1384 kPa of hydrogen. The catalyst charge, W, was 0.02-0.2 g depending on the catalyst activity and it
-1
was diluted with an inert corundum. The reaction was run at three feed rates of BT, F(BT): 7.7 mmol h ,
-1
-1
10.3 mmol h and 15.5 mmol h . Steady state was reached in 30 min after each change in the feed rate.
The reaction mixture was analyzed on a gas chromatograph (Hewlett-Packard, 6890 series, Germany)
equipped with a capillary column (HP-5, 30 m, 0.53 mm, 1.5 μm). Dihydrobenzothiophene (DH) and
ethylbenzene (EB) were identified in the reaction products. The relative compositions a(BT), a(EB) and
a(DH) and conversions x(BT), x(EB), and x(DH) were defined as a(BT) = (1-x(BT) = n(BT)/n0(BT), a(EB) =
x(EB) = n(EB)/n0 (BT), a(DH) = x(DH) = n(DH)/n0(BT), where n0(BT), n(BT), n(EB), and n(DH) are the
initial and final number of moles.
The empirical pseudo-first-order rate constants of thiophene HDS k(TH) and ethylbenzene formation k(EB)
were calculated from the dependence of the conversion x(TH) and relative composition a(EB) within the
range 0.05-0.95 on space time W/F and it was normalized per unit weight of sulfided catalyst. The relative
activity A(Rel) was expressed as a ratio of the rate constants of the prepared catalysts and the rate
constant of the reference industrial Mo catalyst BASF M8-30 (15 wt.% MoO3, gamma-Al2O3 support). The
promotion effect of Co was defined as a ratio of the activity of CoMo catalyst and its Mo counterpart.
3. Results and discussion
The concept of conventional impregnation form aqueous solutions is based on consecutive deposition of
the metals (Mo first, Co second) because cobalt molybdates precipitate is normally formed by the reaction
of ammonium heptamolybdate and cobalt nitrate. Calcination at temperature above 350 °C is applied to
decompose the Mo salt prior to Co deposition. The presence of NTA, however, prevents the precipitation
reaction by formation of well soluble metal complexes. The impregnation method with the use of NTA was
found to be convenient to deposit the metals onto the supports in one impregnation step. Furthermore, the
chelating power of NTA is so strong that it allowed the dissolution of MoO3 and, surprisingly, also the
dissolution of the mixture of MoO3 and CoCO3 (Kaluža et al., 2012). Another advantage of this method was
that addition of NH4OH was not needed to keep the precursors dissolved. Ammonia forms ammonium
sulfide during in situ sulfidation, which leads to plugging of the reaction apparatus if the reactor exit is not
sufficiently heated. This advantage is particularly important for preparation of activated carbon supported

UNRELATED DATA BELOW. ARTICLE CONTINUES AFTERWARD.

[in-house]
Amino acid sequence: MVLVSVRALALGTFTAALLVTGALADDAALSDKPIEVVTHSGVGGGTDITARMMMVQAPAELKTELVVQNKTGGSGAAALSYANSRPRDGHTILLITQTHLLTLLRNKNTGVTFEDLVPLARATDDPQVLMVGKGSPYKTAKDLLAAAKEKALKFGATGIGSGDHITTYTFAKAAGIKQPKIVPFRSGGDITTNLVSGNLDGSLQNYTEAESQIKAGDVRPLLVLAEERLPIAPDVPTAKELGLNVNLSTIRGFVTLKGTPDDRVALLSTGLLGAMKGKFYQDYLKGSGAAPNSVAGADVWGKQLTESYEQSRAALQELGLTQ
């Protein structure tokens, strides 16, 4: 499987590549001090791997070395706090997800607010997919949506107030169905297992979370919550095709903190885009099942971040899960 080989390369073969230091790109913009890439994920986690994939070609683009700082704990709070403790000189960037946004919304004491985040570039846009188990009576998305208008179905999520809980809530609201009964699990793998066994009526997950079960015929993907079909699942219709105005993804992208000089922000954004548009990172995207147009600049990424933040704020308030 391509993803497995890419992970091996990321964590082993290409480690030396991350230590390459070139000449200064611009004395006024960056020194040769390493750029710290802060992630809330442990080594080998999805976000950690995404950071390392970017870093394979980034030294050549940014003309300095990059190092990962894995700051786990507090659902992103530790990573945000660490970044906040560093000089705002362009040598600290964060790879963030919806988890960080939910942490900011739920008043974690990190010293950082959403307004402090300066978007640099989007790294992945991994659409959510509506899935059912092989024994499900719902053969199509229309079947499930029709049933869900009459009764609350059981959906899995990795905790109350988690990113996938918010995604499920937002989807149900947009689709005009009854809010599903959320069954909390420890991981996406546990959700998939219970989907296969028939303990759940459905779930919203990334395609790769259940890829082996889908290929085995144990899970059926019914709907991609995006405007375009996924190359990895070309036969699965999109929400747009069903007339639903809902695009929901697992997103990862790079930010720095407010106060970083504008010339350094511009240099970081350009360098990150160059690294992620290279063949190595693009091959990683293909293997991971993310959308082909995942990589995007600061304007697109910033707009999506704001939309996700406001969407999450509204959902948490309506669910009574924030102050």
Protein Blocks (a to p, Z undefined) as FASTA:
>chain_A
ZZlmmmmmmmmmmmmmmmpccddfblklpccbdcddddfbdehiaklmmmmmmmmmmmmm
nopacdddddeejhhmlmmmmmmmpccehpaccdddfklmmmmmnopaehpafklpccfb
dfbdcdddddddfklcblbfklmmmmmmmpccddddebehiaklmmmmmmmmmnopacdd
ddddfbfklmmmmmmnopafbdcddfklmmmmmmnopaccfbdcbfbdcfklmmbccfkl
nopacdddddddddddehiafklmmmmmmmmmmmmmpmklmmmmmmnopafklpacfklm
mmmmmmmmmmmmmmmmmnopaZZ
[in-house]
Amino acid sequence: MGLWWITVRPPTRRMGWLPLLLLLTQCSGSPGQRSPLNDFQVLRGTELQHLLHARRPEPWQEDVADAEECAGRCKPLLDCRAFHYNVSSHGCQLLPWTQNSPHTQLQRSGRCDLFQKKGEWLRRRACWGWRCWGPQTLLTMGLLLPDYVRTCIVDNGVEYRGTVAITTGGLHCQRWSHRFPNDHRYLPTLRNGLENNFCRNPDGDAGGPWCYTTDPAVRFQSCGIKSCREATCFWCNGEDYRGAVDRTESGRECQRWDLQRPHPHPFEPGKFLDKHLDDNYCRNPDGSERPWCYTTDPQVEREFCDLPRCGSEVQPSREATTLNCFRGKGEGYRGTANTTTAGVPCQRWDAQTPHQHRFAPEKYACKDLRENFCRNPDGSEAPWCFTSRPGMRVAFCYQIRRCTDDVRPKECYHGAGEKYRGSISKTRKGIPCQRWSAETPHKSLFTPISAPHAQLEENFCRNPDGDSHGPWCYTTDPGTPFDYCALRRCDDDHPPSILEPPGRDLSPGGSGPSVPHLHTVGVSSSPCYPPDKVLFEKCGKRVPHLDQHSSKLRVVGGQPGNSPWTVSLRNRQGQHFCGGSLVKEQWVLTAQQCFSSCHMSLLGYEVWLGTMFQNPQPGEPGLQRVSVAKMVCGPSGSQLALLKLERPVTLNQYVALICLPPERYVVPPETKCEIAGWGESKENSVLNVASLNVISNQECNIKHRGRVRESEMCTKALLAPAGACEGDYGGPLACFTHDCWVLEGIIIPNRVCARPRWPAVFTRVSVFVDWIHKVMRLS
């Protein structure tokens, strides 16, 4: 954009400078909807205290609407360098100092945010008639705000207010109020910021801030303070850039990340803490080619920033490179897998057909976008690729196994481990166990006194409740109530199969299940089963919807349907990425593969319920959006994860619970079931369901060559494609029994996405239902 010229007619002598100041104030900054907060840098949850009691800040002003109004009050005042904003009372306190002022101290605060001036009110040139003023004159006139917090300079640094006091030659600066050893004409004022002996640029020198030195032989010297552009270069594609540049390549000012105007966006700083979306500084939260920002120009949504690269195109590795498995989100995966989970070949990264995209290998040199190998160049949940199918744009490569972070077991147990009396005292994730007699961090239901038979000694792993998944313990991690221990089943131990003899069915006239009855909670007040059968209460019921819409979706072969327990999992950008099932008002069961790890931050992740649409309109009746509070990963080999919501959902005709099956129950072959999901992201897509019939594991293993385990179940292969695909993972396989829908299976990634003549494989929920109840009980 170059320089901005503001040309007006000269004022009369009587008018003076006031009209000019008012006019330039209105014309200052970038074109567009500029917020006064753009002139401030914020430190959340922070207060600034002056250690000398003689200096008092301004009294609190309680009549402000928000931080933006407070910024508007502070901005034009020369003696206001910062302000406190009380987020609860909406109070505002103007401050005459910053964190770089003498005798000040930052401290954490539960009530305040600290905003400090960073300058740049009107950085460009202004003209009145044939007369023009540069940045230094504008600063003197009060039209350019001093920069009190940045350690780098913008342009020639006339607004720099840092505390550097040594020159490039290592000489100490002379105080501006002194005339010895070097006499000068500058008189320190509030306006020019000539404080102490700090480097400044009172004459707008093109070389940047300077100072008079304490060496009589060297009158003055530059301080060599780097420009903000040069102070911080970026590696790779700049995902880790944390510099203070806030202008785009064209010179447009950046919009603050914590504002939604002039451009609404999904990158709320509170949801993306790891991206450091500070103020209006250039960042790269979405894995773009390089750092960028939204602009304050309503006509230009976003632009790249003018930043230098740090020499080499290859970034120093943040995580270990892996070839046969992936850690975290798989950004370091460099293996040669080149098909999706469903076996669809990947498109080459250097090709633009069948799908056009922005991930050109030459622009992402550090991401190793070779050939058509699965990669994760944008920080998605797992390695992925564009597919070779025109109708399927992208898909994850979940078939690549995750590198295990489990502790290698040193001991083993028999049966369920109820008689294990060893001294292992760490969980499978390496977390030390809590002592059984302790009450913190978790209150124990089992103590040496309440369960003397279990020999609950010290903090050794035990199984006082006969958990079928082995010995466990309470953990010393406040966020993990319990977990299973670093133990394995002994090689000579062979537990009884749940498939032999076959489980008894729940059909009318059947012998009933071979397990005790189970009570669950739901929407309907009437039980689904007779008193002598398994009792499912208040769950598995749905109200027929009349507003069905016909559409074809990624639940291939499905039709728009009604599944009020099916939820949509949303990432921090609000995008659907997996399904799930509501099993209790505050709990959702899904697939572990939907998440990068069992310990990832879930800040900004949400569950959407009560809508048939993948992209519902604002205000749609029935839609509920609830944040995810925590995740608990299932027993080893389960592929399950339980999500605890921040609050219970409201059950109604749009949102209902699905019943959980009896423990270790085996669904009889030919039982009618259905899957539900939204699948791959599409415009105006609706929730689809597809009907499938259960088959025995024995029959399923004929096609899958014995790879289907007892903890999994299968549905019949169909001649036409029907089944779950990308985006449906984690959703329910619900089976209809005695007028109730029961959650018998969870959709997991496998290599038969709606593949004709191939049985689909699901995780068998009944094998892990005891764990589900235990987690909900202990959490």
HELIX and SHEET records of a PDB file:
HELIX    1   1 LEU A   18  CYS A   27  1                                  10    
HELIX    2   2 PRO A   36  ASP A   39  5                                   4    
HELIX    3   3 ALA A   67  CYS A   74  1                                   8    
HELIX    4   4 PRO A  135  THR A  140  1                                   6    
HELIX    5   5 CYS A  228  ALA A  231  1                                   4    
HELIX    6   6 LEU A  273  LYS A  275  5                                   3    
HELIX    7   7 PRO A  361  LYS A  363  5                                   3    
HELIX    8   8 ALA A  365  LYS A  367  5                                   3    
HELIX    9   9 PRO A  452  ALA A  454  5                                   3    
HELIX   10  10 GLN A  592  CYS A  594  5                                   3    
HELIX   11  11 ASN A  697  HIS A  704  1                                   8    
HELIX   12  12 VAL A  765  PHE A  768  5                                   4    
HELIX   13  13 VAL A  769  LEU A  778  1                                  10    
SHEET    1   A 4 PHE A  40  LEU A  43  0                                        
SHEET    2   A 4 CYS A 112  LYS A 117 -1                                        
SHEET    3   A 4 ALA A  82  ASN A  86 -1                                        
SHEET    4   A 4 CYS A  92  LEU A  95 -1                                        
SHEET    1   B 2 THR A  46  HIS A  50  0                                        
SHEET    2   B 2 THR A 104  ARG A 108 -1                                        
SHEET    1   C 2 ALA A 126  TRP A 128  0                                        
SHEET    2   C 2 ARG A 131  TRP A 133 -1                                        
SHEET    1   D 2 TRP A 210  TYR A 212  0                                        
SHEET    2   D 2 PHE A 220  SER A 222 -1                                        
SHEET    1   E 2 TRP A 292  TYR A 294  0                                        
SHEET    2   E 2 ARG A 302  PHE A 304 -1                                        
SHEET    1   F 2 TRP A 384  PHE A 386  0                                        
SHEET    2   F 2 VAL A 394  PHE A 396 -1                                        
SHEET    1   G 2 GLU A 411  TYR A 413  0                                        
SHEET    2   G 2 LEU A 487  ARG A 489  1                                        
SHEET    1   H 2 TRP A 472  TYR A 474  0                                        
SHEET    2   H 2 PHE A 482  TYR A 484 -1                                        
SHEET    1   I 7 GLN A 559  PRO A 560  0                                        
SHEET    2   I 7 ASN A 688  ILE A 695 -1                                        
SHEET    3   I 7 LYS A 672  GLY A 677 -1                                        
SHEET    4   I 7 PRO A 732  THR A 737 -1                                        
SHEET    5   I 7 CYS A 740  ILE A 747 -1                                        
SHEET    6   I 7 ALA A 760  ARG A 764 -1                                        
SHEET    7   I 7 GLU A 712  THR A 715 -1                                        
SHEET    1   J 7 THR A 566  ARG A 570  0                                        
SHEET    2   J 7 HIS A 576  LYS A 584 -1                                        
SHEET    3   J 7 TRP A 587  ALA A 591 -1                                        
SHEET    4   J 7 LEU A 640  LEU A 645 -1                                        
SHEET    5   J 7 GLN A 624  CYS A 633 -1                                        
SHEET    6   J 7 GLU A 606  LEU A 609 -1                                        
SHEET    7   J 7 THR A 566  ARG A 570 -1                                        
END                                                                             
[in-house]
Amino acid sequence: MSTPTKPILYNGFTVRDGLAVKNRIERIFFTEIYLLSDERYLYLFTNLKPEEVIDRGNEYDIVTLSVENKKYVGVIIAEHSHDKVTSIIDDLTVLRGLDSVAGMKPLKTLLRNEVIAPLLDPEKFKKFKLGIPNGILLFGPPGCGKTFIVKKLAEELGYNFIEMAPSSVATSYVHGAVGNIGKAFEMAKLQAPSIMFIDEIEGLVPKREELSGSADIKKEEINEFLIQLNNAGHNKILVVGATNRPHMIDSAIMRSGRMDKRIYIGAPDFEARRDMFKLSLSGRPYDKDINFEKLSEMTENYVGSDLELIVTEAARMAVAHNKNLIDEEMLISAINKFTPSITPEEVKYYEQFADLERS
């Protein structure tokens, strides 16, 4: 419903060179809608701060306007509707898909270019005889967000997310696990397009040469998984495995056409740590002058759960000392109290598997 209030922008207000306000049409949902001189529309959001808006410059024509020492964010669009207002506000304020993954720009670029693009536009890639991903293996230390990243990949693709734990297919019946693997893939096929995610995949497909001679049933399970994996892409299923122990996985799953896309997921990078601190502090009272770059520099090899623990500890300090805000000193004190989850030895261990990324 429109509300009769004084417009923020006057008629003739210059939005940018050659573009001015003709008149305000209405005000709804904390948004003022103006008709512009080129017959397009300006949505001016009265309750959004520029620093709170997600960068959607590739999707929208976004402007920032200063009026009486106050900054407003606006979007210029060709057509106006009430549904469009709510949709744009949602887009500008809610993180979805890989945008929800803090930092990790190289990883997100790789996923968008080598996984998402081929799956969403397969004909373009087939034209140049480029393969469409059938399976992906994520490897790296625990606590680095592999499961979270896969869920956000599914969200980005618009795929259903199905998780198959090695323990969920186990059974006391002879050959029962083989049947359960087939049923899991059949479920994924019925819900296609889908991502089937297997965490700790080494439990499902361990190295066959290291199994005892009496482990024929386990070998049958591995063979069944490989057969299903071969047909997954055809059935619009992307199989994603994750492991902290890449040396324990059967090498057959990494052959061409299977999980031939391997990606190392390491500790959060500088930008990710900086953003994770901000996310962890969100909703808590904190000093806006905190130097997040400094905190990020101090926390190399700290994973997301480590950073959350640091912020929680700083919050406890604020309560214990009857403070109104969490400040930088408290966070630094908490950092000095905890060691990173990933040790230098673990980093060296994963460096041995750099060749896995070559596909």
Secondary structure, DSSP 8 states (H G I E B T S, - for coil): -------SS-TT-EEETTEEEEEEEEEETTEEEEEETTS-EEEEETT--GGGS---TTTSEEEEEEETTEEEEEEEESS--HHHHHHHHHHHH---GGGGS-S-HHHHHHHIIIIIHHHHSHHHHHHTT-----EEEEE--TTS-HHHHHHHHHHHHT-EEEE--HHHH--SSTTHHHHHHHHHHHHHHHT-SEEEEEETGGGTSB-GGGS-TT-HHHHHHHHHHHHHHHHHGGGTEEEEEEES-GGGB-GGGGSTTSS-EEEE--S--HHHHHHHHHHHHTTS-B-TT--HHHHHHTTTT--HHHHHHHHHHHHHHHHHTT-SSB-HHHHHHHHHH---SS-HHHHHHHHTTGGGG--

catalysts because the surplus of ammonia can not be removed from the surface by calcination due to the
support oxidation in air.
The textural and structural parameters of the selected CoMo catalysts were studied by N2 physisorption
and X-ray diffraction. The X-ray diffraction did not detect presence of crystalline phase of NTA, Mo or Co
species in the catalysts after drying or sulfidation. Only the monoclinic phase of ZrO2 (baddeleyite) and low
intensity diffuse peaks of cubic gamma-Al2O3 supports were found in the catalysts. The N2 adsorption
isotherms and textural parameters of the selected samples are shown in Table 1 and Figure 1. It was
Table 1: Textural parameters of the supports, reference catalysts and selected sulfided catalysts
Sample
S(BET)
m2 g-1
262
193
V(Total)
cm3 g-1
0.60
0.45
1053
950
0.64
0.54
271
340
0.38
0.29
ZrO2
CoMo(NTA)/ZrO2
108
94
0.26
0.20
66
61
0.03
0.02
Reference catalysts:
Mo/Al2O3
CoMo/Al2O3
198
264
0.48
0.48
165
167
0.02
0.06
Al2O3
CoMo(NTA)/Al2O3
C
CoMo(NTA)/C
S(M)
m2 g-1
157
125
V(Micro)
cm3 g-1
0.07
0.04
844
found that the activated carbon and activated carbon supported sample exhibited high volume of
micropores, which was manifested by more than 4 fold higher values V(Micro) and more extensive knee of
the isotherms at low partial pressures (isotherms of type I) in comparison to the samples containing the
oxidic supports (isotherms of type IV). In contrast, total pore volume V(Total) of the carbon and Al2O3
containing samples were similar. The surface areas S(BET) of the carbon containing samples were thus
unrealistically large. To avoid the influence of the microporosity of activated carbon, the mesoporous
surface areas S(M) were calculated by t-plot method. It is seen from Table 1 that deposition of the active
phase with the assistance of NTA and sulfidation of the sample did not decrease the S(M) values of the